Developing countries may feel their problems are so different from those of the industrial world that they have little to learn from OECD members’ experience of the digital revolution. After all, OECD governments seldom have to choose between computers and food, or between providing access to the Internet or safe drinking water.
Nevertheless, there are many lessons to be drawn from the OECD experience which are relevant for developing countries. The “digital divide” between the haves and the have-nots of the Internet world is not only opening up between industrial and developing countries, but also between different income groups within countries. Because of the global nature of this problem, it will certainly be a preoccupation of the OECD in coming years, particularly in its relations with non-OECD countries.
The OECD has worked to ensure non-members are involved in the information and communication technology (ICT) debate by inviting as many people as possible to join in annual ICT fora since 1997.
These meetings have included non-OECD members and representatives of civil society from all over the world, even if they have been held in OECD member countries. This year for the first time the event is moving outside the OECD, to Dubai in the United Arab Emirates. The decision to co-host the 2001 Emerging Market Economies Forum with the Dubai government is a measure of the OECD’s determination to involve non-members in discussions of how we must all evolve to keep pace with the global information society.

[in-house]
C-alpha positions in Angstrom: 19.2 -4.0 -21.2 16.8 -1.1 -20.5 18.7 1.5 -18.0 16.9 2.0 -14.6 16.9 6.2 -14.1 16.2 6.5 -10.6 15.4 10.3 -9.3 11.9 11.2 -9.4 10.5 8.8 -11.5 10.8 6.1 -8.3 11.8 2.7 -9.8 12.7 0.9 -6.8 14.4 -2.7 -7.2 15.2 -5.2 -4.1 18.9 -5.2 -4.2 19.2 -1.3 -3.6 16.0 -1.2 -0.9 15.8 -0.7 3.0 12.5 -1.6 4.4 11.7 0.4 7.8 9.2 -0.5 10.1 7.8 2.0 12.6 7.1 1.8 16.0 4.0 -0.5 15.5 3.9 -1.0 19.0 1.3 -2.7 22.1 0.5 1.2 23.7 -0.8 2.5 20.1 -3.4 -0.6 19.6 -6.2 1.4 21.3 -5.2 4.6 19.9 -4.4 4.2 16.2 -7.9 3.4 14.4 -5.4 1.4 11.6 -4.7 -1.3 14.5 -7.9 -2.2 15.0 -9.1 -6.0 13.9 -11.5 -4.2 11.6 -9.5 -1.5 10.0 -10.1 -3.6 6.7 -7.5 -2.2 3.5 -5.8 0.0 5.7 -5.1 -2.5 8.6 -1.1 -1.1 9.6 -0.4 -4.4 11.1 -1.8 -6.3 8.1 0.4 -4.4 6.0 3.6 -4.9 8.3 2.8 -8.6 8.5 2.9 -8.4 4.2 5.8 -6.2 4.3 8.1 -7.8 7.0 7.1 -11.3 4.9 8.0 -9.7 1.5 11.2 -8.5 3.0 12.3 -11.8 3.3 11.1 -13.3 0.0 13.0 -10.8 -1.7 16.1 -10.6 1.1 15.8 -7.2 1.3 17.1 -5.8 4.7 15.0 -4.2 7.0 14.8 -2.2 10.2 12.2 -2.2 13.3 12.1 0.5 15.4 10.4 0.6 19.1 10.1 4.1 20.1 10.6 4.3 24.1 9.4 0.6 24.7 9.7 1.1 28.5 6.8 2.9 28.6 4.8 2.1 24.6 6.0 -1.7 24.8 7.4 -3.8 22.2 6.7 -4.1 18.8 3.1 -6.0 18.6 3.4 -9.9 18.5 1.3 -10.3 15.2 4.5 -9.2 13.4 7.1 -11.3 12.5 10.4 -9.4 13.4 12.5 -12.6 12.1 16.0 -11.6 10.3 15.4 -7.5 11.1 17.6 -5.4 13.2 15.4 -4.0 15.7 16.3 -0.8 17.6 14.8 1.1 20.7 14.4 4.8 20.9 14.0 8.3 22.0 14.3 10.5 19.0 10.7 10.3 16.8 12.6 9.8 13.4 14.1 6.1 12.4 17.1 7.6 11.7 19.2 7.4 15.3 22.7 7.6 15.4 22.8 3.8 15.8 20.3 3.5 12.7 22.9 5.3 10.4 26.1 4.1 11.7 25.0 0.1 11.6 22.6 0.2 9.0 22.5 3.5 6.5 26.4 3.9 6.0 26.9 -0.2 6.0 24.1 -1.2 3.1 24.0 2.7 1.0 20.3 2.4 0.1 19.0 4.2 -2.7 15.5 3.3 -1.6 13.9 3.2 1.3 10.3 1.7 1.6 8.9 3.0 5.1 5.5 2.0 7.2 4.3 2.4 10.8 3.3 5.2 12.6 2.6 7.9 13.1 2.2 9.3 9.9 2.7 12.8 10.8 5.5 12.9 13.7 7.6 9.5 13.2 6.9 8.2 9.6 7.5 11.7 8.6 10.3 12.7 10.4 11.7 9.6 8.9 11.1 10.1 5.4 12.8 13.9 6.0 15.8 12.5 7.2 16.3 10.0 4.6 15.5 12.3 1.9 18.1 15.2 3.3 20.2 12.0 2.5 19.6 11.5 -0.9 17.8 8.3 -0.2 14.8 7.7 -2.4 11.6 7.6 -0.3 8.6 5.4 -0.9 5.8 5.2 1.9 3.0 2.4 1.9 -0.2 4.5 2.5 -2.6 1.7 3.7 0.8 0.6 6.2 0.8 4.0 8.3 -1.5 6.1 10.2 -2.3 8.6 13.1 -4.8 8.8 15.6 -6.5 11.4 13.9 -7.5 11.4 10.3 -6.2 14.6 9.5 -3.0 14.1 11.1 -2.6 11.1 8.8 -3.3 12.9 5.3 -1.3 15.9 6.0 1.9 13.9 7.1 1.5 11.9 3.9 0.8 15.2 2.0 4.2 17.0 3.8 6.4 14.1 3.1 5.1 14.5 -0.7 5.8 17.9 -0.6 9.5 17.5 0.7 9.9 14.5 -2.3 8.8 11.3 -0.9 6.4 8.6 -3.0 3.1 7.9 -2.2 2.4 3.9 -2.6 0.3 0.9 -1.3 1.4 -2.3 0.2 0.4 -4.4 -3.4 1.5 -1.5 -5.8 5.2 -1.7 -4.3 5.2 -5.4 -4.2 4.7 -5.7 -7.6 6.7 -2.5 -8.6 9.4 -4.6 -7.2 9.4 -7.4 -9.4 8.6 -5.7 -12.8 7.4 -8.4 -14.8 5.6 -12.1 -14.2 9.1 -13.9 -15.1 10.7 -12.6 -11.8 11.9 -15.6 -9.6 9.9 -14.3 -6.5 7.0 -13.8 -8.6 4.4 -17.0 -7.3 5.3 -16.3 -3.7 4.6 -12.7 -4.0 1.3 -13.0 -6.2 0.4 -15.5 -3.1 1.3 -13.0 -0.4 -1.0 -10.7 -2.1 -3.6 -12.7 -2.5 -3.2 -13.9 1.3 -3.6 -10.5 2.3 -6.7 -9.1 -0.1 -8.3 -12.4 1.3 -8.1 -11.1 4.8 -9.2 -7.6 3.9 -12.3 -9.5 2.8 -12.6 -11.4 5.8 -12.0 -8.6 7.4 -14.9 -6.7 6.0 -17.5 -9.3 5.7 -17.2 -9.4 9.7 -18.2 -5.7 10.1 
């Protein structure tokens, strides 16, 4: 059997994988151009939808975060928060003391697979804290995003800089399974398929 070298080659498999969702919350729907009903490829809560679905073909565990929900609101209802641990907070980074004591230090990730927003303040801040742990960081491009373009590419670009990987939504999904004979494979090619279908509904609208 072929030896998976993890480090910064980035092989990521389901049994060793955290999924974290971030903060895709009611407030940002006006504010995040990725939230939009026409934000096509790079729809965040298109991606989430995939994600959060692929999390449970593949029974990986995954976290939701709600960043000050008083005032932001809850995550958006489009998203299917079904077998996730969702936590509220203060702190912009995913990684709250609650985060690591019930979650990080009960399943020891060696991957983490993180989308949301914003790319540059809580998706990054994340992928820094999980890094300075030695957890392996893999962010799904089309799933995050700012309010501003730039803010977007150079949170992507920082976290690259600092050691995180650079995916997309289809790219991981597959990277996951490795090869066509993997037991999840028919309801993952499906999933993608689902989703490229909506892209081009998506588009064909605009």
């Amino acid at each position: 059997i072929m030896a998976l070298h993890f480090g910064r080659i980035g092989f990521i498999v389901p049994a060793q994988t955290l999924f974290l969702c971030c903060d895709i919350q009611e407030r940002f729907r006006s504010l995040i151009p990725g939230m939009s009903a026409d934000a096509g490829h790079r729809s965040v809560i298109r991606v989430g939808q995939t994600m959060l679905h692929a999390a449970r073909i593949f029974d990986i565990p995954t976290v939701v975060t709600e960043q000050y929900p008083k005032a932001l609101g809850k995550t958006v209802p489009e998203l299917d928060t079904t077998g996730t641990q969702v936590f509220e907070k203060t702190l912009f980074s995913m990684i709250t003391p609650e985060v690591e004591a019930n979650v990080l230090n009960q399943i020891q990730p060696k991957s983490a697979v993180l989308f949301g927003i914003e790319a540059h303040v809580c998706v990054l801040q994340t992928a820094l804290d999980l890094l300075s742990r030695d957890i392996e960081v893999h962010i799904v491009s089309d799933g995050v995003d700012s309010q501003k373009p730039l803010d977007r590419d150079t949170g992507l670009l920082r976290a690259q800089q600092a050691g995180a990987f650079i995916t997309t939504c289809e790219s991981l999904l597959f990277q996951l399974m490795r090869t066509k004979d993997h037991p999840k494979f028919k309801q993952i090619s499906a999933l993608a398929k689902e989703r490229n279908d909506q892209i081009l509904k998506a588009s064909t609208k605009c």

The impact of ICT on policymaking has changed significantly over the past two decades. In the beginning, one of the main policy challenges for national governments seemed to be how best to protect national champion hardware manufacturers from competition. But since then ICT has penetrated into all aspects of economies and societies, along with the concept of the knowledge-based economy. The growth of the Internet and electronic commerce has changed the relationship between governments and citizens in so-called “wired” industrial societies, but has also had an effect on government-to-government relations worldwide. Significantly, all of this has made the role of international bodies even more important.
The OECD’s work on the new economy suggests that the “old” economy is going to be with us for the foreseeable future. The first results of the OECD Growth Study published in May 1999 showed that while ICT is bringing about a restructuring of economic activities across a wide range of sectors, extreme claims, such as the death of the business cycle, or of a shift to a path of extremely high growth for the indefinite future as a result of the e-revolution, are unproven. These views are expected to be upheld when the second part of the Growth Study is delivered to OECD members in May 2001.
The US experience nonetheless argues strongly that ICT is a powerful engine of growth for any economy, now accounting for 30% of US economic growth and half or more of productivity growth, although the sector represents just 8% of the economy as a whole.